In brief - The Queensland Office of State Revenue has introduced an administrative arrangement which exempts certain restructures involving small businesses from transfer duty and vehicle registration duty.

The exemption applies to restructures entered into on or after 7 September 2020 which involve the transfer of assets from a small business conducted by an individual, partnership or discretionary trust, to a company in which the shares are held by the original owners of the assets in the same proportion as they held the assets. A partial exemption is available if the shares are held by the original owners in different proportions to the ownership of the assets or other shareholders are introduced to the transferee company.

Queensland is one of the few Australian jurisdictions that imposes transfer duty on the transfer of business assets. The imposition of transfer duty on the transfer of Queensland business assets has always been an impediment to restructures that do not qualify for the corporate reconstruction exemption. 

Conditions for eligibility and situations when a full or partial exemption will be available

The key conditions for eligibility are:

  • the owner of the assets is a small business entity

  • the assets are small business property

  • the dutiable value of the assets is not more than $10 million (the Office of State Revenue may accept the book value of the assets as evidence of their value)

  • the transaction is the transfer or agreement for the transfer of the assets

  • the transferee of the assets is either a newly incorporated unlisted company or an unlisted company that has been dormant since its incorporation, and

  • the shareholders of the transferee company include all of the members of the small business entity.

A small business entity is an individual, partnership or discretionary trust (not a unit trust or any other type of trust) that: 

  • directly holds dutiable property that is actively used by the small business entity in its business (called small business property)

  • carries on a business in Queensland or has Queensland customers, and

  • has an annual turnover of not more than $5 million.

A full exemption is available in the following situations:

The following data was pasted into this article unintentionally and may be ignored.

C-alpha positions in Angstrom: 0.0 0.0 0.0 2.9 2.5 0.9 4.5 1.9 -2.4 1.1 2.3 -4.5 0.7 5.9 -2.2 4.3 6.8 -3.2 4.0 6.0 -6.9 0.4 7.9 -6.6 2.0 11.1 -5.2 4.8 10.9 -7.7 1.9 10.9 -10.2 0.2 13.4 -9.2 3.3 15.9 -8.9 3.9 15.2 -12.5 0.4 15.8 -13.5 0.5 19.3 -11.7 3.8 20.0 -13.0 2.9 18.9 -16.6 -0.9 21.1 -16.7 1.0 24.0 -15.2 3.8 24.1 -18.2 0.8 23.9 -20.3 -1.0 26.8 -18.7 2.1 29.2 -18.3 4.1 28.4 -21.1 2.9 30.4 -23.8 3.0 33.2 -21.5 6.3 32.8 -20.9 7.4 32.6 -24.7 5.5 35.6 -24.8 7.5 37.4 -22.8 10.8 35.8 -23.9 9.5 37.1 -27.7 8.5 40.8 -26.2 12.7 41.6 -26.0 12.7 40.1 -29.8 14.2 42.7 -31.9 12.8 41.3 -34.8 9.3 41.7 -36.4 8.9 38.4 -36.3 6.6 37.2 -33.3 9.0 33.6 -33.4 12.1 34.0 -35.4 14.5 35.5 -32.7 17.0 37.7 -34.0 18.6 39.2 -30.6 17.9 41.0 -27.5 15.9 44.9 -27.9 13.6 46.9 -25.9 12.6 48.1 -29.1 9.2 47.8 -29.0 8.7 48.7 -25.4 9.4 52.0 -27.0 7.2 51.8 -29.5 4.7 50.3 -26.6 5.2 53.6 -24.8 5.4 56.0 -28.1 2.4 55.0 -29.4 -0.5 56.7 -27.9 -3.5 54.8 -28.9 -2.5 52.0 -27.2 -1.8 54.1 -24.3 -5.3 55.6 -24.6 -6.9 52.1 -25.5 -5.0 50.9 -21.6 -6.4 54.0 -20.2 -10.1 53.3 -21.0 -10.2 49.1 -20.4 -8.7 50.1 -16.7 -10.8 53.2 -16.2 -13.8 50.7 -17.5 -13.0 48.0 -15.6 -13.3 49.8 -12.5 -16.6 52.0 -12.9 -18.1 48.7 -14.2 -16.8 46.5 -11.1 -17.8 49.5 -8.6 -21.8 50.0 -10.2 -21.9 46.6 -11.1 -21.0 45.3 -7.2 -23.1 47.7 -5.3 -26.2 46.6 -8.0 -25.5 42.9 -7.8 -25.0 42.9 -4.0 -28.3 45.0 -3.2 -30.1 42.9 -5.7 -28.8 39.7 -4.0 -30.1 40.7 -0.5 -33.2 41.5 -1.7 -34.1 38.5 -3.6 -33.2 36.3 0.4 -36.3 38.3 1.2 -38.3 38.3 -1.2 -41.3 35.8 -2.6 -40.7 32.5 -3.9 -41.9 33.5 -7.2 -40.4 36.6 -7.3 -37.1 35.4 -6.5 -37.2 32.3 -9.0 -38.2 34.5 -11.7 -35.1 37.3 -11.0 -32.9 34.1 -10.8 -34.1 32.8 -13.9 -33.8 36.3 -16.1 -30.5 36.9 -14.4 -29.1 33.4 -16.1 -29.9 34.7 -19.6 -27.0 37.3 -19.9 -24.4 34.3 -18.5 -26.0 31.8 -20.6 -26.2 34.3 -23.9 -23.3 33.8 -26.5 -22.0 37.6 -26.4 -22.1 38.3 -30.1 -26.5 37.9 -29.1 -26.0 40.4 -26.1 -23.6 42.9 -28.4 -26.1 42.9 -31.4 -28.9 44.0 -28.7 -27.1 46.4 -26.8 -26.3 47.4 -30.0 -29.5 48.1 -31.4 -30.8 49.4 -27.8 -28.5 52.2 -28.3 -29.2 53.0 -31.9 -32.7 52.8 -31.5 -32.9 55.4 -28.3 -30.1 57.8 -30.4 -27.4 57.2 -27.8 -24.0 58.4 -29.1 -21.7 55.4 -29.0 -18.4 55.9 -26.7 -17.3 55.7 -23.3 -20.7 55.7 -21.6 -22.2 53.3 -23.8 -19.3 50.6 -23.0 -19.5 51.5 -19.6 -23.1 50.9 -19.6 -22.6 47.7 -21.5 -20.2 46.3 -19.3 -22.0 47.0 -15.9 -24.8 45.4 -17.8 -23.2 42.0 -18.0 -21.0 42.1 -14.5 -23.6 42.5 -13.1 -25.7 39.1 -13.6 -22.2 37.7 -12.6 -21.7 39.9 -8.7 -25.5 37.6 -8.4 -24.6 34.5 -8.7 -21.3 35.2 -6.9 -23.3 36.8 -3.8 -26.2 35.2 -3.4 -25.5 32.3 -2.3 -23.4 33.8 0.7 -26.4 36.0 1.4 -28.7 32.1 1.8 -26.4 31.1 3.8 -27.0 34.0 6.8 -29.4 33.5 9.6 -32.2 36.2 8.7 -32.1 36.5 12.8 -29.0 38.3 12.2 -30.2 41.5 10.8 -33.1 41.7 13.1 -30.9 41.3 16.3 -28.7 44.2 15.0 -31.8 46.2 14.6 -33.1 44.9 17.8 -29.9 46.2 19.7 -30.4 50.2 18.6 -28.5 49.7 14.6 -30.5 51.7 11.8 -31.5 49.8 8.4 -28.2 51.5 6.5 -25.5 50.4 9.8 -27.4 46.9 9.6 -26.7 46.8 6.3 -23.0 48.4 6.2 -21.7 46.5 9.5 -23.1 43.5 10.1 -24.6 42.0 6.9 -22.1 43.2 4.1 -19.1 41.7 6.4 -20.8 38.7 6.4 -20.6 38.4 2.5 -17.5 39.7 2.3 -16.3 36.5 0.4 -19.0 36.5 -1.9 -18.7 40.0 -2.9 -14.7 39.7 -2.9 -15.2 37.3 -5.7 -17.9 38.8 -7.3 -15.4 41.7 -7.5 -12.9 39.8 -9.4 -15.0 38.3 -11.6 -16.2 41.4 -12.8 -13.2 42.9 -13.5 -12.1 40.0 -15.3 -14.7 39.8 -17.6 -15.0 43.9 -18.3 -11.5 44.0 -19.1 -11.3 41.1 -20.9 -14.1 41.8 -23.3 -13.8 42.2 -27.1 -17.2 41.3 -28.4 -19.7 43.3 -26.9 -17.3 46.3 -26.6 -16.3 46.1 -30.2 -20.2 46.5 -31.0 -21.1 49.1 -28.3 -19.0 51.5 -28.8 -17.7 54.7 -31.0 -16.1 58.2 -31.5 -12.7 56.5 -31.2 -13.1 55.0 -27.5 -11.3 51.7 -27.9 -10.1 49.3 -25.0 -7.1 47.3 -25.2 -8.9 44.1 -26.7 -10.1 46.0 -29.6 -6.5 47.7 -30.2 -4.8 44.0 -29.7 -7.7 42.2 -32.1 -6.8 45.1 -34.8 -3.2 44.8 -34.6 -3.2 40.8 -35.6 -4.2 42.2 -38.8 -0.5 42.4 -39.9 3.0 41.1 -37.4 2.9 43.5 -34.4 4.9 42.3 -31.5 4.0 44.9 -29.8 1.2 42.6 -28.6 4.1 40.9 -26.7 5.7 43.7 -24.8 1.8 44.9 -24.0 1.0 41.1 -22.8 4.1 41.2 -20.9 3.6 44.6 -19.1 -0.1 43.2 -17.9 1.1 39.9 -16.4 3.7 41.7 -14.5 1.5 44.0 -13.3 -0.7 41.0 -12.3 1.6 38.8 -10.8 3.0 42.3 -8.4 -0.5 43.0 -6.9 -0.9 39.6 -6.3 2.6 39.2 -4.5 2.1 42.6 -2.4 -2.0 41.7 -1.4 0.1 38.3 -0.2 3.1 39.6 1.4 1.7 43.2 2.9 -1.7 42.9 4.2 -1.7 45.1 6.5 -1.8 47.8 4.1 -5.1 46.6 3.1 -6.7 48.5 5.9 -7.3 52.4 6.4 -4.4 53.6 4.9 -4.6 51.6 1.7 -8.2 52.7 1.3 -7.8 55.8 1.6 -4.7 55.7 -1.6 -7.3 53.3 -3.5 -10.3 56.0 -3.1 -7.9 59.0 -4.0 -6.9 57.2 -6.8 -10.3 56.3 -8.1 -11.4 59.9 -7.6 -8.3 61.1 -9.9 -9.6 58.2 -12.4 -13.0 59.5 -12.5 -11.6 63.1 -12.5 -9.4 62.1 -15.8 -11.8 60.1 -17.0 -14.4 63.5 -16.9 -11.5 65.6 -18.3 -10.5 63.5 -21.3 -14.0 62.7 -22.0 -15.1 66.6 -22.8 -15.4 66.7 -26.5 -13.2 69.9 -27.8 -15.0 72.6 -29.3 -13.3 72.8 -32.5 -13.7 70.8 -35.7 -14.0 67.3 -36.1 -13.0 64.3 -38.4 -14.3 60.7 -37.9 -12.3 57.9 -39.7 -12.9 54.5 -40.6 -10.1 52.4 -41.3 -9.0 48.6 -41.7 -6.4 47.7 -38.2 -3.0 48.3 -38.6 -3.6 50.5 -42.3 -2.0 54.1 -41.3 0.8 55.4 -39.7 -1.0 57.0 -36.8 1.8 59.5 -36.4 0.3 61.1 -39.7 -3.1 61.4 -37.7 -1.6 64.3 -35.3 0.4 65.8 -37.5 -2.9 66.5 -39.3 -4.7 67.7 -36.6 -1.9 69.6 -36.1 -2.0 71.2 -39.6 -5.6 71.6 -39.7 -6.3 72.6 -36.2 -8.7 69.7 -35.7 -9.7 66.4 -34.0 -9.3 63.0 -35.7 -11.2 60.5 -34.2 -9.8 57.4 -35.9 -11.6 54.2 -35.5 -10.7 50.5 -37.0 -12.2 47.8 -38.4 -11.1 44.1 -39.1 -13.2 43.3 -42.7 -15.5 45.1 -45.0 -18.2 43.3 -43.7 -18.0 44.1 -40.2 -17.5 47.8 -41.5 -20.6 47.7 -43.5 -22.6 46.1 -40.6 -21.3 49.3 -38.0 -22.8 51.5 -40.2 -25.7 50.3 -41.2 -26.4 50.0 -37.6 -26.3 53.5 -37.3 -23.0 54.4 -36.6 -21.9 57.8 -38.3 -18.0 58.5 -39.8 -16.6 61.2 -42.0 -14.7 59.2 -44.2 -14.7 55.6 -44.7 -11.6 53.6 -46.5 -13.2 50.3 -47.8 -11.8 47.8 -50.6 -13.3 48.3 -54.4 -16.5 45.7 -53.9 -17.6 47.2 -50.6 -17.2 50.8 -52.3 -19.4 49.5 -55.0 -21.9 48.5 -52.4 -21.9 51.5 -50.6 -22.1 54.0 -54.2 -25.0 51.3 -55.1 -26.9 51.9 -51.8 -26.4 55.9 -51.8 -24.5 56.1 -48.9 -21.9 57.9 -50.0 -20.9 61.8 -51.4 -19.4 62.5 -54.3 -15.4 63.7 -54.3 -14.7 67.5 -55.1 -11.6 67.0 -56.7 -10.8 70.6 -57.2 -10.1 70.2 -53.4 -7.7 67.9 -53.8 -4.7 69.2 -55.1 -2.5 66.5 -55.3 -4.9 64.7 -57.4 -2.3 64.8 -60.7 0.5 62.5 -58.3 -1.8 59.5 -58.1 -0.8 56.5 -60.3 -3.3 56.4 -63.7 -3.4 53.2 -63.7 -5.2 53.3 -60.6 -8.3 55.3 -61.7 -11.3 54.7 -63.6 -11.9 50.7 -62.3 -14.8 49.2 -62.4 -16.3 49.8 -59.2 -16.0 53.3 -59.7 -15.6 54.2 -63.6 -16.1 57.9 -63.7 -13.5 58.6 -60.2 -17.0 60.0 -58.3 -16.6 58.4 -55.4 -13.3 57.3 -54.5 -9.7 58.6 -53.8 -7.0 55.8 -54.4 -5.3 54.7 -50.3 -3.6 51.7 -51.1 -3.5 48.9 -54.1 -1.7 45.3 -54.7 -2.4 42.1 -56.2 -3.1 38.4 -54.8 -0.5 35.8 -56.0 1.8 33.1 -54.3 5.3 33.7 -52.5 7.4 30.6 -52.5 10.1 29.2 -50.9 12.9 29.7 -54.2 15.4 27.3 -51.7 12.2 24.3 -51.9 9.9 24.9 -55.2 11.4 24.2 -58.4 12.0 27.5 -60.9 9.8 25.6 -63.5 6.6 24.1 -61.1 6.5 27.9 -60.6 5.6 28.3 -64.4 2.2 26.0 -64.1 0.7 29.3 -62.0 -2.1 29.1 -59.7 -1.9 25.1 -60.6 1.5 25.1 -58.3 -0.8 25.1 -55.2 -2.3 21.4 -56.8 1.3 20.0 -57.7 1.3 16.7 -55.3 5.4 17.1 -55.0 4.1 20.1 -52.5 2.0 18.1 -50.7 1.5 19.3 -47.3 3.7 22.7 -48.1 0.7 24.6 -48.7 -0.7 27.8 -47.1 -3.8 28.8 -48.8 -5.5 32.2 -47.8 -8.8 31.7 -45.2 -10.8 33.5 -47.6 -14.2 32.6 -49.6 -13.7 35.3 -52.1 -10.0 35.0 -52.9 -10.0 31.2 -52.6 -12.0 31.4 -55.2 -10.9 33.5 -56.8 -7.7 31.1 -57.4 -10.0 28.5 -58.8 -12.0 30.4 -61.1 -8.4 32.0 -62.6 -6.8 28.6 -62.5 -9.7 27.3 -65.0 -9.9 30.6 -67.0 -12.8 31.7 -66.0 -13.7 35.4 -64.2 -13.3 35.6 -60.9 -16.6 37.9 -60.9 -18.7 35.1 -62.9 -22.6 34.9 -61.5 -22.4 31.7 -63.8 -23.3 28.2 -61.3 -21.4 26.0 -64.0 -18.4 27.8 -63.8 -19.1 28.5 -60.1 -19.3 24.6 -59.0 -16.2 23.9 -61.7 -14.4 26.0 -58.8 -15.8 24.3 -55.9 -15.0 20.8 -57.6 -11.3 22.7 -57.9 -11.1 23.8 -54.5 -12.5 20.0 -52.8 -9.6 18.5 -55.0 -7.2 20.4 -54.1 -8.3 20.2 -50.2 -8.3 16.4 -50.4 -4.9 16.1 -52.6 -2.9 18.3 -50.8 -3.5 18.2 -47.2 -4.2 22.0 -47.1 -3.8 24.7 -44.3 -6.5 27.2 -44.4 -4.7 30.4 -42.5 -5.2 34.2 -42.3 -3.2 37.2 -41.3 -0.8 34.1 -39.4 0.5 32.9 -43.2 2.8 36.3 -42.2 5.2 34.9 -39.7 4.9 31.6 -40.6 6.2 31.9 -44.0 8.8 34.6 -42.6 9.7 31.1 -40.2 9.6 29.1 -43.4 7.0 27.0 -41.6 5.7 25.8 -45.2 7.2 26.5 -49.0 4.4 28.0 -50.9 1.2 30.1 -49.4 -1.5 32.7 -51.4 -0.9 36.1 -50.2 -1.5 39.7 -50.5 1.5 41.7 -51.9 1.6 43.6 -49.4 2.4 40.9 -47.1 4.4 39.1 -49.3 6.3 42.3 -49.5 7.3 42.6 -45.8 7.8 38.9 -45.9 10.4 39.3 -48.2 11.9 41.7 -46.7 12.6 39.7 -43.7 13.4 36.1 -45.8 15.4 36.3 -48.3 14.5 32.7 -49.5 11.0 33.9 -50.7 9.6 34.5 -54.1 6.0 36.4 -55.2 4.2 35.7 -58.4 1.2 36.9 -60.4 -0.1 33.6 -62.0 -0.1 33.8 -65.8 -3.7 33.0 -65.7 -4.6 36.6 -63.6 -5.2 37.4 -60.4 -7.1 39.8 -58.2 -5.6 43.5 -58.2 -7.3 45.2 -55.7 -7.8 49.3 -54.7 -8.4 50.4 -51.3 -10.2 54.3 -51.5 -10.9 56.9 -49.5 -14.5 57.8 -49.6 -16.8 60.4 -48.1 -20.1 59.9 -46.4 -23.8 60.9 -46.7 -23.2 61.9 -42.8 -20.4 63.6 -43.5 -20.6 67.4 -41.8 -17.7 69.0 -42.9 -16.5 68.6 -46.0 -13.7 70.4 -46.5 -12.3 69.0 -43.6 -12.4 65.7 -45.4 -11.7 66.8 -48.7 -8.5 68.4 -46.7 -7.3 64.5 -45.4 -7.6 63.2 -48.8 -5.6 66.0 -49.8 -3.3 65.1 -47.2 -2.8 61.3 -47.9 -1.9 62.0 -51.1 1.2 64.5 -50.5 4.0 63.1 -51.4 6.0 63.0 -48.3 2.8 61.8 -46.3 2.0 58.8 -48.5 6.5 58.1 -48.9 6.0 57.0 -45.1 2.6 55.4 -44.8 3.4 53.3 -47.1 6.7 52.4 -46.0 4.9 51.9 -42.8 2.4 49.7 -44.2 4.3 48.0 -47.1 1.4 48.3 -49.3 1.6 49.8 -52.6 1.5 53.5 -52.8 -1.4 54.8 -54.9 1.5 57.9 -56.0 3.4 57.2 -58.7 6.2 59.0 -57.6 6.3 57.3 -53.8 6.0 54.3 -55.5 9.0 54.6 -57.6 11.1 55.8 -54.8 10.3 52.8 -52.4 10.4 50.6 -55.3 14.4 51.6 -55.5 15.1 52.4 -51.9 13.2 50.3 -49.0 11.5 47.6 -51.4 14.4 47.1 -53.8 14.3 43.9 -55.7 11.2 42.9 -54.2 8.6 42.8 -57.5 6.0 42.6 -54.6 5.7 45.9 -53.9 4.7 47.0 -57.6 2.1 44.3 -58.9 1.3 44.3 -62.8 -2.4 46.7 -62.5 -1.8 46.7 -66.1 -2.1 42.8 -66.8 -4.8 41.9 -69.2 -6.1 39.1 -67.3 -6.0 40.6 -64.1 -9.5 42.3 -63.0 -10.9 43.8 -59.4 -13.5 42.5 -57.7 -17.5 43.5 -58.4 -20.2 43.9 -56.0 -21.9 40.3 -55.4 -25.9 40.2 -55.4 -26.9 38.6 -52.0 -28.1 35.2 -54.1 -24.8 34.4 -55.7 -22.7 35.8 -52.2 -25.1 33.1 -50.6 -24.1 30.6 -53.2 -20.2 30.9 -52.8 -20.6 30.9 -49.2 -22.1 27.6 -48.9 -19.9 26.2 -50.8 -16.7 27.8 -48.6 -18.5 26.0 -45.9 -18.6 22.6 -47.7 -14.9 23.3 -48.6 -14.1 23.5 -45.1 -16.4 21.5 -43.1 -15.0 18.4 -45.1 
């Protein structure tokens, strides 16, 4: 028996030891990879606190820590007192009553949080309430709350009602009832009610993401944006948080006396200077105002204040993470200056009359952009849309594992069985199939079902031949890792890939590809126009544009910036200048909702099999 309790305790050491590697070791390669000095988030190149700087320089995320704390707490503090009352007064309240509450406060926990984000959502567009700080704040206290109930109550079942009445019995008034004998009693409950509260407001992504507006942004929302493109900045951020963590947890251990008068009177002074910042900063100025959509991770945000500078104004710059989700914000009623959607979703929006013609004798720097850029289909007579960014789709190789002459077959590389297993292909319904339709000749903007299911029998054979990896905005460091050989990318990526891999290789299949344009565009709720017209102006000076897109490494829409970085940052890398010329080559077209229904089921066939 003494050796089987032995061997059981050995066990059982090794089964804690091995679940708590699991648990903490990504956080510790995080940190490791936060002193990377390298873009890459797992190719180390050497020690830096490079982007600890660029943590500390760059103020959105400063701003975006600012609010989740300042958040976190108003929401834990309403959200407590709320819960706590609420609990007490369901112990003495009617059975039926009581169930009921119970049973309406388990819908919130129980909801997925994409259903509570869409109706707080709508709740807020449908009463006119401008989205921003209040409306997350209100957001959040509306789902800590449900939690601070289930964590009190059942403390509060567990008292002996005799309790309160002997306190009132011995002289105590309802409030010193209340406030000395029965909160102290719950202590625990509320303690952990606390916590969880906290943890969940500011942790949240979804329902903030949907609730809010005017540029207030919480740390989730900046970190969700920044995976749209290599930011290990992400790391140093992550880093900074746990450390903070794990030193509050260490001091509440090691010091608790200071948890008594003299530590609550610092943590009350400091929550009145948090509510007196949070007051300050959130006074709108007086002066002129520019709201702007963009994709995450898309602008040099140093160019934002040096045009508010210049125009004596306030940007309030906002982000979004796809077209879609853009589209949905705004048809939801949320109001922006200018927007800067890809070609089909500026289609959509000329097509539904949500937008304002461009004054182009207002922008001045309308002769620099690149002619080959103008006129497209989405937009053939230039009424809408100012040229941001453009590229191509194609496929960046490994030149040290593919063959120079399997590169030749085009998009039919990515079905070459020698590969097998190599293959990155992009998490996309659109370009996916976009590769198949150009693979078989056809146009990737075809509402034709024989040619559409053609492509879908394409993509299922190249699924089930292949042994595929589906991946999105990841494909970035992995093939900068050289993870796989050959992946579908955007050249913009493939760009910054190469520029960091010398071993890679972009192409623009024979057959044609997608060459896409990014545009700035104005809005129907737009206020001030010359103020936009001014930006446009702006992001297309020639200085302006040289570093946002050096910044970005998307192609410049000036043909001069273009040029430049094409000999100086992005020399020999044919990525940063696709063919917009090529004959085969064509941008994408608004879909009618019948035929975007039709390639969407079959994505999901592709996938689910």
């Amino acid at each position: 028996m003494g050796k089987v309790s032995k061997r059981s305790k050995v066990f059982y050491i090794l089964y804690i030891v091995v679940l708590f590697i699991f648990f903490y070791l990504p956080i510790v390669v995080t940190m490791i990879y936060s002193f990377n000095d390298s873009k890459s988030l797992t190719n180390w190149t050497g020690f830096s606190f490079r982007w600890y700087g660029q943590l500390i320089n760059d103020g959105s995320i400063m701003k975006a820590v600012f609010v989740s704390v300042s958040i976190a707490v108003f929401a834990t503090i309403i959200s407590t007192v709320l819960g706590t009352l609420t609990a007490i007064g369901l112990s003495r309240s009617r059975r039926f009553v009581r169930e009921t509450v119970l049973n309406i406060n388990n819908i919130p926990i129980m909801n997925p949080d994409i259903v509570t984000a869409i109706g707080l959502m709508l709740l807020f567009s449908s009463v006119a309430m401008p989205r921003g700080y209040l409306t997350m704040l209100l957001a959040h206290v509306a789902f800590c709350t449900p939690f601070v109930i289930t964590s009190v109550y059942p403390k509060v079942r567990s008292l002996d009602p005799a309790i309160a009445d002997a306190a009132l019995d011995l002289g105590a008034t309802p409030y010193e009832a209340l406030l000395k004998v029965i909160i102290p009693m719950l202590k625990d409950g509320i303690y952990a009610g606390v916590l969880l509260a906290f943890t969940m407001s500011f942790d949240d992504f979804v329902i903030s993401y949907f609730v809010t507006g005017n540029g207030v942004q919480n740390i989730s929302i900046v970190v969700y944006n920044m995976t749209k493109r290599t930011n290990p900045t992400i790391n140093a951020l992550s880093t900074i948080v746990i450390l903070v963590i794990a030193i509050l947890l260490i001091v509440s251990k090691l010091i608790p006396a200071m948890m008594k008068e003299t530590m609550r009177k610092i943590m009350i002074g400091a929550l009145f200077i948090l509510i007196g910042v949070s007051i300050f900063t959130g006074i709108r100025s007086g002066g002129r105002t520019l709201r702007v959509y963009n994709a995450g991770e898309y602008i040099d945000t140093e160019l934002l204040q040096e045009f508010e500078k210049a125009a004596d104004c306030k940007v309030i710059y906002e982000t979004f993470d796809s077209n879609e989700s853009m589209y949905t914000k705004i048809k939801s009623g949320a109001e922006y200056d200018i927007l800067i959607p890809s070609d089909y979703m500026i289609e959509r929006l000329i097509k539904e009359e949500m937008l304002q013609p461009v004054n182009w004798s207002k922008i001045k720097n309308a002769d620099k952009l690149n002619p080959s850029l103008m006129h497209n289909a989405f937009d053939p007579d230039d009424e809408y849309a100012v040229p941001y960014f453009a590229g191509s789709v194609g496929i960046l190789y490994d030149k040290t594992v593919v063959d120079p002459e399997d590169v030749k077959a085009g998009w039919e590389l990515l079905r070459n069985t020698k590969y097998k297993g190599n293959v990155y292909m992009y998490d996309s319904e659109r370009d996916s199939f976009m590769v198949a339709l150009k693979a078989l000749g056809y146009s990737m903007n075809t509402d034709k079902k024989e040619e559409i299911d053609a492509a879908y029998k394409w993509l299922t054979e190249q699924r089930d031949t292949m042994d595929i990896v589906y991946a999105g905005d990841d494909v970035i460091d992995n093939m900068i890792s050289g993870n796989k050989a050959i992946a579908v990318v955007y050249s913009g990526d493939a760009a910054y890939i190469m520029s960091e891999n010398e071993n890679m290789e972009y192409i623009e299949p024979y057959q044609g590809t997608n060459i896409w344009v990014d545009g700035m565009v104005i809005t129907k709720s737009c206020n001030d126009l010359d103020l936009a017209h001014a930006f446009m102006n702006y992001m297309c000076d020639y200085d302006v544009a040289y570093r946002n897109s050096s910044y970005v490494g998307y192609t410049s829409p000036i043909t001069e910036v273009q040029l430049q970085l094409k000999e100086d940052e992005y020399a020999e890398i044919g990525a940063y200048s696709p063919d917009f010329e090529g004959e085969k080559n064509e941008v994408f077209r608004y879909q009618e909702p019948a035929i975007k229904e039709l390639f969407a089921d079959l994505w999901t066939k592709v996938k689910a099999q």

Type of small business entity

Shareholders in transferee company

Individual

The individual is the only shareholder

Partnership

Each of the partners are the only shareholders and the shares are held in the same proportion as their partnership interests

Discretionary trust

The default beneficiaries under the trust deed are the only shareholders and the shares are held in the same proportion as their trust interests 


A partial exemption is available if other shareholders are introduced to the transferee company or the shareholdings do not reflect the partners' partnership interests or the default beneficiaries' trust interests. The administrative arrangement contains some examples illustrating how the partial exemption will operate. In essence, transfer duty and vehicle registration duty is still payable to the extent that there is a change in the underlying ownership of the assets.

Key differences between administrative arrangement and capital gains tax rollover

The exemption in the administrative arrangement is similar to capital gains tax rollover for the transfer of assets to a wholly-owned company under subdivisions 122-A and 122-B of the Income Tax Assessment Act 1997, with the following key differences:

 

Administrative arrangement

Capital gains tax rollover

A partial exemption is available if the transferee company is not wholly-owned by the owners of the assets

There is no partial rollover available

A partial exemption is available if the shareholdings in the transferee company do not reflect the original partnership interests or trust interests

There is no partial rollover available for partnerships. The rollover for trusts operates differently

The exemption only applies to discretionary trusts

The rollover applies to all trusts

The default beneficiaries must be shareholders in the transferee company

The trustee of the trust must be the shareholder in the transferee company


There are some important differences in the application of the administrative arrangement and capital gains tax rollover to trusts, which may mean that a restructure of a small business conducted by a trust cannot be implemented without either transfer duty or capital gains tax being imposed. While it would have been better if the treatment of trusts in the administrative arrangement broadly aligned with the capital gains tax rollover, the introduction of the exemption is welcome relief for small business owners who are considering a business restructure.

This is commentary published by Colin Biggers & Paisley for general information purposes only. This should not be relied on as specific advice. You should seek your own legal and other advice for any question, or for any specific situation or proposal, before making any final decision. The content also is subject to change. A person listed may not be admitted as a lawyer in all States and Territories. © Colin Biggers & Paisley, Australia 2020.

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